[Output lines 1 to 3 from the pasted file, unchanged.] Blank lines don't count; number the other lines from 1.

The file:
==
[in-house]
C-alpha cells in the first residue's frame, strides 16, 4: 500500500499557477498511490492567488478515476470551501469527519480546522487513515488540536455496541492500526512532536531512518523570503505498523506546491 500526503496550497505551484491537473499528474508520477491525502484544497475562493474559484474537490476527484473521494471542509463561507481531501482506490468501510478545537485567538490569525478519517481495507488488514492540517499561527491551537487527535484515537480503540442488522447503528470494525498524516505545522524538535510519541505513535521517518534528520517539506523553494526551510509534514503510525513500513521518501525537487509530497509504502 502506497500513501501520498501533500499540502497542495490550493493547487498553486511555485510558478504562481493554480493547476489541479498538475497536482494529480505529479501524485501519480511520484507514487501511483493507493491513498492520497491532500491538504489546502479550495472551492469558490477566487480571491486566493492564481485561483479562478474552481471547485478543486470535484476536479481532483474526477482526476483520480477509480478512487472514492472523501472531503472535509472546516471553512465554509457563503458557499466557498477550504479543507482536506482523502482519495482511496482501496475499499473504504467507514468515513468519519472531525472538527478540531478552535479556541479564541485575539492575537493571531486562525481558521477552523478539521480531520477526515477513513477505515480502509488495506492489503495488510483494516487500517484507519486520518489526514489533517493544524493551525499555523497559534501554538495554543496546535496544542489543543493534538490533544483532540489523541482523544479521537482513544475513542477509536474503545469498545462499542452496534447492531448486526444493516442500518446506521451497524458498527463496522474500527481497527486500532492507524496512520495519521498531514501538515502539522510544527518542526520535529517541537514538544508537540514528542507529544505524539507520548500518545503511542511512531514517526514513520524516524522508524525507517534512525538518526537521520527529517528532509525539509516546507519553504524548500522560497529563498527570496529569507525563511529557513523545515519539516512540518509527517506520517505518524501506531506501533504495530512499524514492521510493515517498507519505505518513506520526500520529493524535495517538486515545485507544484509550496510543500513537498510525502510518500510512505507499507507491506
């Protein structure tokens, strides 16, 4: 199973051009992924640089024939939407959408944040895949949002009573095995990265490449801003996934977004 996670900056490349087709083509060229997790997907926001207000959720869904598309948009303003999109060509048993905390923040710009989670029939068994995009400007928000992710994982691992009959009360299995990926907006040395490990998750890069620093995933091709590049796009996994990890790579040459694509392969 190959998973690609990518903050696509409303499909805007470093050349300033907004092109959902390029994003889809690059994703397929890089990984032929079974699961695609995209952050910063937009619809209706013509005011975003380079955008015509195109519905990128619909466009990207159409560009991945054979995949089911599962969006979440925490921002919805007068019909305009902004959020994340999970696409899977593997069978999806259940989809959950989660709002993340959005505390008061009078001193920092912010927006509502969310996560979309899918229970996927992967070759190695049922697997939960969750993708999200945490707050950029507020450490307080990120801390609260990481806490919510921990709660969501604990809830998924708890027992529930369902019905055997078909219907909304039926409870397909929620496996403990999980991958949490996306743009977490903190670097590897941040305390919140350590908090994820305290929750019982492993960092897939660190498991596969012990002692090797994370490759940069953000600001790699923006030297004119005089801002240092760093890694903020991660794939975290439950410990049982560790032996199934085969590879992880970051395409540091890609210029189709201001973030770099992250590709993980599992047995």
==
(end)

[in-house]
C-alpha cells in the first residue's frame, strides 16, 4: 500500500499557477498511490492567488478515476470551501469527519480546522487513515488540536455496541492500526512532536531512518523570503505498523506546491 500526503496550497505551484491537473499528474508520477491525502484544497475562493474559484474537490476527484473521494471542509463561507481531501482506490468501510478545537485567538490569525478519517481495507488488514492540517499561527491551537487527535484515537480503540442488522447503528470494525498524516505545522524538535510519541505513535521517518534528520517539506523553494526551510509534514503510525513500513521518501525537487509530497509504502 502506497500513501501520498501533500499540502497542495490550493493547487498553486511555485510558478504562481493554480493547476489541479498538475497536482494529480505529479501524485501519480511520484507514487501511483493507493491513498492520497491532500491538504489546502479550495472551492469558490477566487480571491486566493492564481485561483479562478474552481471547485478543486470535484476536479481532483474526477482526476483520480477509480478512487472514492472523501472531503472535509472546516471553512465554509457563503458557499466557498477550504479543507482536506482523502482519495482511496482501496475499499473504504467507514468515513468519519472531525472538527478540531478552535479556541479564541485575539492575537493571531486562525481558521477552523478539521480531520477526515477513513477505515480502509488495506492489503495488510483494516487500517484507519486520518489526514489533517493544524493551525499555523497559534501554538495554543496546535496544542489543543493534538490533544483532540489523541482523544479521537482513544475513542477509536474503545469498545462499542452496534447492531448486526444493516442500518446506521451497524458498527463496522474500527481497527486500532492507524496512520495519521498531514501538515502539522510544527518542526520535529517541537514538544508537540514528542507529544505524539507520548500518545503511542511512531514517526514513520524516524522508524525507517534512525538518526537521520527529517528532509525539509516546507519553504524548500522560497529563498527570496529569507525563511529557513523545515519539516512540518509527517506520517505518524501506531506501533504495530512499524514492521510493515517498507519505505518513506520526500520529493524535495517538486515545485507544484509550496510543500513537498510525502510518500510512505507499507507491506
């Protein structure tokens, strides 16, 4: 199973051009992924640089024939939407959408944040895949949002009573095995990265490449801003996934977004 996670900056490349087709083509060229997790997907926001207000959720869904598309948009303003999109060509048993905390923040710009989670029939068994995009400007928000992710994982691992009959009360299995990926907006040395490990998750890069620093995933091709590049796009996994990890790579040459694509392969 190959998973690609990518903050696509409303499909805007470093050349300033907004092109959902390029994003889809690059994703397929890089990984032929079974699961695609995209952050910063937009619809209706013509005011975003380079955008015509195109519905990128619909466009990207159409560009991945054979995949089911599962969006979440925490921002919805007068019909305009902004959020994340999970696409899977593997069978999806259940989809959950989660709002993340959005505390008061009078001193920092912010927006509502969310996560979309899918229970996927992967070759190695049922697997939960969750993708999200945490707050950029507020450490307080990120801390609260990481806490919510921990709660969501604990809830998924708890027992529930369902019905055997078909219907909304039926409870397909929620496996403990999980991958949490996306743009977490903190670097590897941040305390919140350590908090994820305290929750019982492993960092897939660190498991596969012990002692090797994370490759940069953000600001790699923006030297004119005089801002240092760093890694903020991660794939975290439950410990049982560790032996199934085969590879992880970051395409540091890609210029189709201001973030770099992250590709993980599992047995």